Ask a Psychiatrist and Get Answers to Mental Health Questions ASAP
Transitioning from a group where there were serious consequences for thinking and saying the "wrong" thing can be very hard. Many therapists do not realize the pain and confusion that this type of change can bring.
The best practice answer here is to see an individual therapist who is trained in what is called interpersonal and cognitive behavioral therapy, often called an integrative approach. This method utilizes not only your thoughts, and helps you sort out what your own thoughts are vs. what was placed there by a group...it also looks at your feelings and the consequences of this exposure in terms of self esteem and self value.
How to find this type of therapist? One of the best and easiest resources is this one: http://therapists.psychologytoday.com This link allows you to search by city and region and when you have a list, phone calls are in order, asking what the therapist's orientation is and if they practice using an integrative approach.
With this support you should feel better and be able to show solid improvement in due order. My personal best to you. Steven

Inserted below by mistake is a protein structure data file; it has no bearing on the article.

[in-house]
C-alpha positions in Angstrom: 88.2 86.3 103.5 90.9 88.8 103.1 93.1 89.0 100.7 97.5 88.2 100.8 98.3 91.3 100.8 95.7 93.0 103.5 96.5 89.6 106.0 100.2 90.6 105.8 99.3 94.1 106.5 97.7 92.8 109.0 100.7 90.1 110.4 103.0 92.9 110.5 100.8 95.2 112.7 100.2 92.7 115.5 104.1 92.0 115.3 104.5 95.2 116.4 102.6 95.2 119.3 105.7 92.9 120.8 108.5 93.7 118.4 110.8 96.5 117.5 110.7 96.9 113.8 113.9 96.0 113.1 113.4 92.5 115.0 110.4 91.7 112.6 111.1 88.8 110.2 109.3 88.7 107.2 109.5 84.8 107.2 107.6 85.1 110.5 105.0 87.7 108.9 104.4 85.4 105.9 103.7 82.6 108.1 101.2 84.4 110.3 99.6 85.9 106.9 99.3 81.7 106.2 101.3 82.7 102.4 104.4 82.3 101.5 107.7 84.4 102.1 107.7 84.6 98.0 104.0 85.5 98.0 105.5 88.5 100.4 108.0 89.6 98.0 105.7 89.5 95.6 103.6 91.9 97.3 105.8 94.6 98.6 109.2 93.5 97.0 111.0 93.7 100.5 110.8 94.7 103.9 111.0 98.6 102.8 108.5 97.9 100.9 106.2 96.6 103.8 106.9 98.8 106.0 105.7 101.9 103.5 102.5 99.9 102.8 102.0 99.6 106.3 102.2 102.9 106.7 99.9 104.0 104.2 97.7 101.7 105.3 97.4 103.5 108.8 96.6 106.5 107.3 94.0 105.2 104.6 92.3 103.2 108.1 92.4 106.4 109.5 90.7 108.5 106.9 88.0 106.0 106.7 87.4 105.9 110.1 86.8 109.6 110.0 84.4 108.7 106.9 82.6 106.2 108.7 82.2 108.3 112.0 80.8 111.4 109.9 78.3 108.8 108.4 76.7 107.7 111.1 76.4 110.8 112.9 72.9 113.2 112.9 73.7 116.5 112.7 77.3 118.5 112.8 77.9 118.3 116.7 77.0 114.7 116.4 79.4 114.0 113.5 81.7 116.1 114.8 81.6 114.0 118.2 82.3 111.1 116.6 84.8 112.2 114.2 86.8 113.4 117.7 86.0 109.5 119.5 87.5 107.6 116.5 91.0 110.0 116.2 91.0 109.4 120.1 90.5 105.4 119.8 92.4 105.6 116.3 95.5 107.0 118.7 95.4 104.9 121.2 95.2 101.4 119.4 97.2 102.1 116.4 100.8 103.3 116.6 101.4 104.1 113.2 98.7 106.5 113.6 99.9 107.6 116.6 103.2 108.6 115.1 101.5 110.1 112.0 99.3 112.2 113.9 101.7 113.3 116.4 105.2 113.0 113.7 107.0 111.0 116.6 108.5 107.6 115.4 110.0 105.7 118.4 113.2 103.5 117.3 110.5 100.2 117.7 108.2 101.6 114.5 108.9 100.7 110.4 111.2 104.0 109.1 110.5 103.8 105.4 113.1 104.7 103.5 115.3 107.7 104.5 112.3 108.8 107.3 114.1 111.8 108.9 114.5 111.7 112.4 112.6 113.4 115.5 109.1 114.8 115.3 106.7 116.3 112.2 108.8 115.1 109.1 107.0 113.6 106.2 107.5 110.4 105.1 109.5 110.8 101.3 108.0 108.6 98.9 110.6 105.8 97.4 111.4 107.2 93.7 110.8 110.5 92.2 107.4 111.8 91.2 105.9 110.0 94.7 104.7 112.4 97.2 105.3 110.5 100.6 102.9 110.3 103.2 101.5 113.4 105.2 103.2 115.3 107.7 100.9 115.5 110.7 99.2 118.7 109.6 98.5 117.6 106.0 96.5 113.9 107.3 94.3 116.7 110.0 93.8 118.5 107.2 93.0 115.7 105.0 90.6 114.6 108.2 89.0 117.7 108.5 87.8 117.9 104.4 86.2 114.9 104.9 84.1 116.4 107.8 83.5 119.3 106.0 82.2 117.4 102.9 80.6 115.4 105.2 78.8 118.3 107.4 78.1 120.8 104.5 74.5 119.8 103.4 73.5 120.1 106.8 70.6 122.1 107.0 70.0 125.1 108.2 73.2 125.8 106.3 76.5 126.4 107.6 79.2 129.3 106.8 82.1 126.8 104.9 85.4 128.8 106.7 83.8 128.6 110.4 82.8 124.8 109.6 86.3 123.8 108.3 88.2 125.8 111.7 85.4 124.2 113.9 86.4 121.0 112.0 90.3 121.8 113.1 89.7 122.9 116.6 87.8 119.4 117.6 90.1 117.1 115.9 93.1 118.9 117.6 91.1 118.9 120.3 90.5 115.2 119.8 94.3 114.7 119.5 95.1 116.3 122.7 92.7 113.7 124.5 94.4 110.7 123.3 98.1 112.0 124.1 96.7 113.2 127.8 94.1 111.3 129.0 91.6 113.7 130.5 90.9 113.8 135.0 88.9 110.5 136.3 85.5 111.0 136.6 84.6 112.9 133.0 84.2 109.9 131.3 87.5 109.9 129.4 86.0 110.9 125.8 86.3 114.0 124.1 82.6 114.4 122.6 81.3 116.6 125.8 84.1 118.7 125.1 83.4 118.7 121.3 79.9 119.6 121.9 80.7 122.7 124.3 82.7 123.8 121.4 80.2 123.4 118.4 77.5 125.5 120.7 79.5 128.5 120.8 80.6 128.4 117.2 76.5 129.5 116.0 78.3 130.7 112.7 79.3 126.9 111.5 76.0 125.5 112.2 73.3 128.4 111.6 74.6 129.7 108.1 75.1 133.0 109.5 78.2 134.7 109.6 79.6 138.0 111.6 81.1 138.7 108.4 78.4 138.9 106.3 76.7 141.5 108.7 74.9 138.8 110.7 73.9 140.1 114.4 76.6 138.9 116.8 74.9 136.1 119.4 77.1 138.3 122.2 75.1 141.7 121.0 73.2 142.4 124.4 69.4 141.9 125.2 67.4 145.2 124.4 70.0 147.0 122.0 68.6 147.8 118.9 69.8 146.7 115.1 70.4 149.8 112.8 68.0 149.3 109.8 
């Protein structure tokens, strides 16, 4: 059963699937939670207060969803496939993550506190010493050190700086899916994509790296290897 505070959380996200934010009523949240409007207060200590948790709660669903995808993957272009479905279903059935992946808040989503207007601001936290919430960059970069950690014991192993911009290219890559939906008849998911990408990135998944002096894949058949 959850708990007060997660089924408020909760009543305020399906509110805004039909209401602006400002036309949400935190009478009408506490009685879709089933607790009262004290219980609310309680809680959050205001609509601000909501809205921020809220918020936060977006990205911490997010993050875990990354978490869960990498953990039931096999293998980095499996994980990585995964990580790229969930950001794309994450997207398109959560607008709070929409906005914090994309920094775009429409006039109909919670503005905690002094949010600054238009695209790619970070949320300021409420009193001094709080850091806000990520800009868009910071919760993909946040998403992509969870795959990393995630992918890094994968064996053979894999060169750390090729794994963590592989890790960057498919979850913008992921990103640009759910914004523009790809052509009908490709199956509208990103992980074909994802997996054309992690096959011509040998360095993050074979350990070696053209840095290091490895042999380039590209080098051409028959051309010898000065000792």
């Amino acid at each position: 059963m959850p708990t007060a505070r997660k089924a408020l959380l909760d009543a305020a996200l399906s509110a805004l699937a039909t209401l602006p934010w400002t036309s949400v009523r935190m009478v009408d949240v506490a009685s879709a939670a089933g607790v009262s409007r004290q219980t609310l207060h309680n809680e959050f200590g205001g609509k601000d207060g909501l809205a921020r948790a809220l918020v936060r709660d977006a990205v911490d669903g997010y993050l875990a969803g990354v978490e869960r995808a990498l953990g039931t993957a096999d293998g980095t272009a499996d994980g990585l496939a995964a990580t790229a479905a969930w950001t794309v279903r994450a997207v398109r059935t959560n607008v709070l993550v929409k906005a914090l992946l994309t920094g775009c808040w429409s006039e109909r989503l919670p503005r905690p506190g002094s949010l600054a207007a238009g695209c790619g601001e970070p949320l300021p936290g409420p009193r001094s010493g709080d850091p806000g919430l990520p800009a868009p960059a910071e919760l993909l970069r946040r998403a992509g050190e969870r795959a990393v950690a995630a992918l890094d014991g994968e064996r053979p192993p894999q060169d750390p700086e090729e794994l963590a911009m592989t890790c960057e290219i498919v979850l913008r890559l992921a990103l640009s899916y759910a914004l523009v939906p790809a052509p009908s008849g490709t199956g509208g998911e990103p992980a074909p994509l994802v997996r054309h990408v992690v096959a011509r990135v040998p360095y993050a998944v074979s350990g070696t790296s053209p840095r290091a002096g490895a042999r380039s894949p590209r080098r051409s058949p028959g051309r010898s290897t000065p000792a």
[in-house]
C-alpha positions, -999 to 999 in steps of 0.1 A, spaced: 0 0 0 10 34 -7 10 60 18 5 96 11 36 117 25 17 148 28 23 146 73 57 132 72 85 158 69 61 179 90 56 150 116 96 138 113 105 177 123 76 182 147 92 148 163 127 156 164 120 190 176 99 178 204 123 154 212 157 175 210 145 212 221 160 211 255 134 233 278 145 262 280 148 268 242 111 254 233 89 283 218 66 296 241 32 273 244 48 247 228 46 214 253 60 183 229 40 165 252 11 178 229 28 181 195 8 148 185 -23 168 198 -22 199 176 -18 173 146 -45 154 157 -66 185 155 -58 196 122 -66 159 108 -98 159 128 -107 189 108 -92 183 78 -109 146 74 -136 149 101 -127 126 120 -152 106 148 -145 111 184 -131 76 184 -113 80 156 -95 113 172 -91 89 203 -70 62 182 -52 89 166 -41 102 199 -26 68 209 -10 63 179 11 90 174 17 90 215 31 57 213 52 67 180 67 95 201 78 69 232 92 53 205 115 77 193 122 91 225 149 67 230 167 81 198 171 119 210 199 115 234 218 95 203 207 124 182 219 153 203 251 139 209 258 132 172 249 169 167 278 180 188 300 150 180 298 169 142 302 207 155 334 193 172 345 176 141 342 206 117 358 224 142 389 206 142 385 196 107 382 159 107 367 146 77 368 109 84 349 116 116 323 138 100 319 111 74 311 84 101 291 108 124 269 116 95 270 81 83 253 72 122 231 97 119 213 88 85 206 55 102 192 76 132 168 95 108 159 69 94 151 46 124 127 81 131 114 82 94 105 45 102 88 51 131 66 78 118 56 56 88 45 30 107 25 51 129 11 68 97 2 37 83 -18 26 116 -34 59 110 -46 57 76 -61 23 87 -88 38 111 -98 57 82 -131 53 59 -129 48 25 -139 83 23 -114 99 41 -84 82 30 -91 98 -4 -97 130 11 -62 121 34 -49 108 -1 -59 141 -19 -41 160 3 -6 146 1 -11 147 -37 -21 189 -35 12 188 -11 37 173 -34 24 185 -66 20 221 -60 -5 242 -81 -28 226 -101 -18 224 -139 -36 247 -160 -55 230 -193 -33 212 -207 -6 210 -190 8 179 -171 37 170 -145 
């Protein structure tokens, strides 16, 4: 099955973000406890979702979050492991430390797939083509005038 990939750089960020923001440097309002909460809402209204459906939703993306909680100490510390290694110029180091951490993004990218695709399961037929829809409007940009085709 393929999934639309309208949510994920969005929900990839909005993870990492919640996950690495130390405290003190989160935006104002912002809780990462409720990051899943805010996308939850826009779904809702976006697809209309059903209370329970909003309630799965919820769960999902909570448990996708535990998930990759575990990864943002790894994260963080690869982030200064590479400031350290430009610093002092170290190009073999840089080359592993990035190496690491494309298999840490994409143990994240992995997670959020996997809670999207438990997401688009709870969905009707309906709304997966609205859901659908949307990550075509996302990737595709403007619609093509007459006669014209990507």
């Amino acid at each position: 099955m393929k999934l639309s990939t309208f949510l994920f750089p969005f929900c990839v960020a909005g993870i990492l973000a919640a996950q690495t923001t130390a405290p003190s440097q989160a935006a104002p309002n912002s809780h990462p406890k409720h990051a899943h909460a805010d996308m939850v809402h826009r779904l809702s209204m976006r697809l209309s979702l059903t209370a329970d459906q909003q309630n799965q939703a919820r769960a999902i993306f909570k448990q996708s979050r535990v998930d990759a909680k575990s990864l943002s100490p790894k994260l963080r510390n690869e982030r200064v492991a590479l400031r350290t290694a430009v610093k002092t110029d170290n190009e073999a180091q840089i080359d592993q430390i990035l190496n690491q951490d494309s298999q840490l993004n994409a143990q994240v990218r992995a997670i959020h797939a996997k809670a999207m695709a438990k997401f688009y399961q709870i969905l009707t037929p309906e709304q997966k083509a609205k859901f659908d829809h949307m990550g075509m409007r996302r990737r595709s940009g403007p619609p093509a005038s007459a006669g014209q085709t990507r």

Yes, this type of therapy will allow you to deal with the thoughts and feelings that have been accommodated into you. It will allow you the ability to think through and feel what you truly feel and think, rather than what has been placed into you.
It will take some time to do all that you desire, but yes...this process can help you stand on your own.
My own beliefs place LDS into the category of a cult and I know of people, like you, who went against the grain and were placed under an incredible amount of psychological pressure. Counseling can help the process of counter conditioning that you feel you have faced...this can get better.
I know you are frightened, but this is a great first step and I strongly encourage you to see the help I described in our first post. Steven
.OKMH53016130 My son is very anxious. He gets like